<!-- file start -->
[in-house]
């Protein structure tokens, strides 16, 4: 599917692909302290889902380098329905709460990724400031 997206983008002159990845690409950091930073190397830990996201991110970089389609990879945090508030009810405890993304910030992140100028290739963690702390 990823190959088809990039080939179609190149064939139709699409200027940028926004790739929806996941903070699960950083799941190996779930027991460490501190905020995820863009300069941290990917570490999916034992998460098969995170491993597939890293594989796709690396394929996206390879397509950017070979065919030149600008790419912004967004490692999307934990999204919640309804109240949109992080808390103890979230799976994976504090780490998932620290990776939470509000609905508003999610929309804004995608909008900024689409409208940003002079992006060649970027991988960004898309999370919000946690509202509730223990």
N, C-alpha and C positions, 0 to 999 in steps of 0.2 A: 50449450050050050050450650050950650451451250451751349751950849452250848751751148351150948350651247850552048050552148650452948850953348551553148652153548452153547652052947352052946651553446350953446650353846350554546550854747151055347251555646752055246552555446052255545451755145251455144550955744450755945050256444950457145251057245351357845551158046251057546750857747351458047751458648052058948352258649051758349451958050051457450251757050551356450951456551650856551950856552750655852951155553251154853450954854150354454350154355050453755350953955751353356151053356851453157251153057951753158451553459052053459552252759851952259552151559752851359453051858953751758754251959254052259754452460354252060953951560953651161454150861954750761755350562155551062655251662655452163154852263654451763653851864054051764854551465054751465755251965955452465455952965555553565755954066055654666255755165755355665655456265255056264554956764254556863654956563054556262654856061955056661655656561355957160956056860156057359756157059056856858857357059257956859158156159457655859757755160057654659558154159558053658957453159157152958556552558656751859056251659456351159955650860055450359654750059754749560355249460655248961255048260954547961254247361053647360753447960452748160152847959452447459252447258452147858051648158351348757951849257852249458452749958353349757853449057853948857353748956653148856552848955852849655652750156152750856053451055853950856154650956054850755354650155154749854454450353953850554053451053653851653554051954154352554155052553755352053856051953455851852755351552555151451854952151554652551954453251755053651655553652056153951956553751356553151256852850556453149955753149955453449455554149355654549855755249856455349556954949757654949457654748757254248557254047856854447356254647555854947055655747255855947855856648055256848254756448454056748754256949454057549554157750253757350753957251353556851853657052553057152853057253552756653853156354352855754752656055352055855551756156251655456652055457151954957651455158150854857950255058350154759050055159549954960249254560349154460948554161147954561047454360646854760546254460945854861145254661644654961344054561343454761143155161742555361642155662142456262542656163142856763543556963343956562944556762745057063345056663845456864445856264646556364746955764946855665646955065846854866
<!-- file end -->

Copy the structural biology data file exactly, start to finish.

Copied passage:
[in-house]
């Protein structure tokens, strides 16, 4: 599917692909302290889902380098329905709460990724400031 997206983008002159990845690409950091930073190397830990996201991110970089389609990879945090508030009810405890993304910030992140100028290739963690702390 990823190959088809990039080939179609190149064939139709699409200027940028926004790739929806996941903070699960950083799941190996779930027991460490501190905020995820863009300069941290990917570490999916034992998460098969995170491993597939890293594989796709690396394929996206390879397509950017070979065919030149600008790419912004967004490692999307934990999204919640309804109240949109992080808390103890979230799976994976504090780490998932620290990776939470509000609905508003999610929309804004995608909008900024689409409208940003002079992006060649970027991988960004898309999370919000946690509202509730223990």
N, C-alpha and C positions, 0 to 999 in steps of 0.2 A: 50449450050050050050450650050950650451451250451751349751950849452250848751751148351150948350651247850552048050552148650452948850953348551553148652153548452153547652052947352052946651553446350953446650353846350554546550854747151055347251555646752055246552555446052255545451755145251455144550955744450755945050256444950457145251057245351357845551158046251057546750857747351458047751458648052058948352258649051758349451958050051457450251757050551356450951456551650856551950856552750655852951155553251154853450954854150354454350154355050453755350953955751353356151053356851453157251153057951753158451553459052053459552252759851952259552151559752851359453051858953751758754251959254052259754452460354252060953951560953651161454150861954750761755350562155551062655251662655452163154852263654451763653851864054051764854551465054751465755251965955452465455952965555553565755954066055654666255755165755355665655456265255056264554956764254556863654956563054556262654856061955056661655656561355957160956056860156057359756157059056856858857357059257956859158156159457655859757755160057654659558154159558053658957453159157152958556552558656751859056251659456351159955650860055450359654750059754749560355249460655248961255048260954547961254247361053647360753447960452748160152847959452447459252447258452147858051648158351348757951849257852249458452749958353349757853449057853948857353748956653148856552848955852849655652750156152750856053451055853950856154650956054850755354650155154749854454450353953850554053451053653851653554051954154352554155052553755352053856051953455851852755351552555151451854952151554652551954453251755053651655553652056153951956553751356553151256852850556453149955753149955453449455554149355654549855755249856455349556954949757654949457654748757254248557254047856854447356254647555854947055655747255855947855856648055256848254756448454056748754256949454057549554157750253757350753957251353556851853657052553057152853057253552756653853156354352855754752656055352055855551756156251655456652055457151954957651455158150854857950255058350154759050055159549954960249254560349154460948554161147954561047454360646854760546254460945854861145254661644654961344054561343454761143155161742555361642155662142456262542656163142856763543556963343956562944556762745057063345056663845456864445856264646556364746955764946855665646955065846854866